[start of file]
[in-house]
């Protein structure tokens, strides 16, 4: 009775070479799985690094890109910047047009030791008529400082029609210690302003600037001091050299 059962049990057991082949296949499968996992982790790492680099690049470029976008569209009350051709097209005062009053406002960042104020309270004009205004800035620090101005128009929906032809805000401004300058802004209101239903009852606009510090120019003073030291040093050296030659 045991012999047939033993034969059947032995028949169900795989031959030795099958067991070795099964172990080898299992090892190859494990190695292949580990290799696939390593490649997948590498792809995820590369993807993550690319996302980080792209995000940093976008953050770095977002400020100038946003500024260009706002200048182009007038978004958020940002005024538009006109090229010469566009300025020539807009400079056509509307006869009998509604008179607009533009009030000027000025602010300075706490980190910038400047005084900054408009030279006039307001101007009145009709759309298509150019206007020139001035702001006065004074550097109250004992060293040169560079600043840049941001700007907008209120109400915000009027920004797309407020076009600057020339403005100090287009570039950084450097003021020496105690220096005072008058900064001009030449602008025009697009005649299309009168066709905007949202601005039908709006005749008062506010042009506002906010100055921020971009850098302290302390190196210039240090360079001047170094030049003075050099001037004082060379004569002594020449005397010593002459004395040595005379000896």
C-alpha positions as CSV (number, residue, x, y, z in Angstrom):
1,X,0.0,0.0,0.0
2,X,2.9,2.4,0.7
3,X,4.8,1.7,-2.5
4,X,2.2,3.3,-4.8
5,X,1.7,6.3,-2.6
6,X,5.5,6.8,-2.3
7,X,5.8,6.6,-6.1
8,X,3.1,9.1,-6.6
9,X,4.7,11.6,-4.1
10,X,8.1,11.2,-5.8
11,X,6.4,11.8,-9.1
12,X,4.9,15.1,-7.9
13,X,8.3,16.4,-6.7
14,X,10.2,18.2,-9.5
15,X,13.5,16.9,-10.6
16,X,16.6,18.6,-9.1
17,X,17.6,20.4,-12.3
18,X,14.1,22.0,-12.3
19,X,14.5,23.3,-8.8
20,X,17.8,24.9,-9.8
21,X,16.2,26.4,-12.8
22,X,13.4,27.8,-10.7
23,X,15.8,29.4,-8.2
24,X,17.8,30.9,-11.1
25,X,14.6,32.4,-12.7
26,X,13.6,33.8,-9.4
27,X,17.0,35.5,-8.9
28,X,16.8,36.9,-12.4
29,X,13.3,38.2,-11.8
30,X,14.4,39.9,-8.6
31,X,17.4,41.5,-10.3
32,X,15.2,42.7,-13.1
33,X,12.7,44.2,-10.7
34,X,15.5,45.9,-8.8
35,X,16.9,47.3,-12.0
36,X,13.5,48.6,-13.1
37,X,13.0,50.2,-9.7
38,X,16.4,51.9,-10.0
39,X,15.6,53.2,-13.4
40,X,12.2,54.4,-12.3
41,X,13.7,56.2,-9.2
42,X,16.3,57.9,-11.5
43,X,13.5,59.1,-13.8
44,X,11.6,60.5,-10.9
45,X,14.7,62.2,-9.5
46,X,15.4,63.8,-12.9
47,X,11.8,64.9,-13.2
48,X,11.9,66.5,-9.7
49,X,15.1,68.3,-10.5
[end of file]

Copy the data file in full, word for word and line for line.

[in-house]
């Protein structure tokens, strides 16, 4: 009775070479799985690094890109910047047009030791008529400082029609210690302003600037001091050299 059962049990057991082949296949499968996992982790790492680099690049470029976008569209009350051709097209005062009053406002960042104020309270004009205004800035620090101005128009929906032809805000401004300058802004209101239903009852606009510090120019003073030291040093050296030659 045991012999047939033993034969059947032995028949169900795989031959030795099958067991070795099964172990080898299992090892190859494990190695292949580990290799696939390593490649997948590498792809995820590369993807993550690319996302980080792209995000940093976008953050770095977002400020100038946003500024260009706002200048182009007038978004958020940002005024538009006109090229010469566009300025020539807009400079056509509307006869009998509604008179607009533009009030000027000025602010300075706490980190910038400047005084900054408009030279006039307001101007009145009709759309298509150019206007020139001035702001006065004074550097109250004992060293040169560079600043840049941001700007907008209120109400915000009027920004797309407020076009600057020339403005100090287009570039950084450097003021020496105690220096005072008058900064001009030449602008025009697009005649299309009168066709905007949202601005039908709006005749008062506010042009506002906010100055921020971009850098302290302390190196210039240090360079001047170094030049003075050099001037004082060379004569002594020449005397010593002459004395040595005379000896």
C-alpha positions as CSV (number, residue, x, y, z in Angstrom):
1,X,0.0,0.0,0.0
2,X,2.9,2.4,0.7
3,X,4.8,1.7,-2.5
4,X,2.2,3.3,-4.8
5,X,1.7,6.3,-2.6
6,X,5.5,6.8,-2.3
7,X,5.8,6.6,-6.1
8,X,3.1,9.1,-6.6
9,X,4.7,11.6,-4.1
10,X,8.1,11.2,-5.8
11,X,6.4,11.8,-9.1
12,X,4.9,15.1,-7.9
13,X,8.3,16.4,-6.7
14,X,10.2,18.2,-9.5
15,X,13.5,16.9,-10.6
16,X,16.6,18.6,-9.1
17,X,17.6,20.4,-12.3
18,X,14.1,22.0,-12.3
19,X,14.5,23.3,-8.8
20,X,17.8,24.9,-9.8
21,X,16.2,26.4,-12.8
22,X,13.4,27.8,-10.7
23,X,15.8,29.4,-8.2
24,X,17.8,30.9,-11.1
25,X,14.6,32.4,-12.7
26,X,13.6,33.8,-9.4
27,X,17.0,35.5,-8.9
28,X,16.8,36.9,-12.4
29,X,13.3,38.2,-11.8
30,X,14.4,39.9,-8.6
31,X,17.4,41.5,-10.3
32,X,15.2,42.7,-13.1
33,X,12.7,44.2,-10.7
34,X,15.5,45.9,-8.8
35,X,16.9,47.3,-12.0
36,X,13.5,48.6,-13.1
37,X,13.0,50.2,-9.7
38,X,16.4,51.9,-10.0
39,X,15.6,53.2,-13.4
40,X,12.2,54.4,-12.3
41,X,13.7,56.2,-9.2
42,X,16.3,57.9,-11.5
43,X,13.5,59.1,-13.8
44,X,11.6,60.5,-10.9
45,X,14.7,62.2,-9.5
46,X,15.4,63.8,-12.9
47,X,11.8,64.9,-13.2
48,X,11.9,66.5,-9.7
49,X,15.1,68.3,-10.5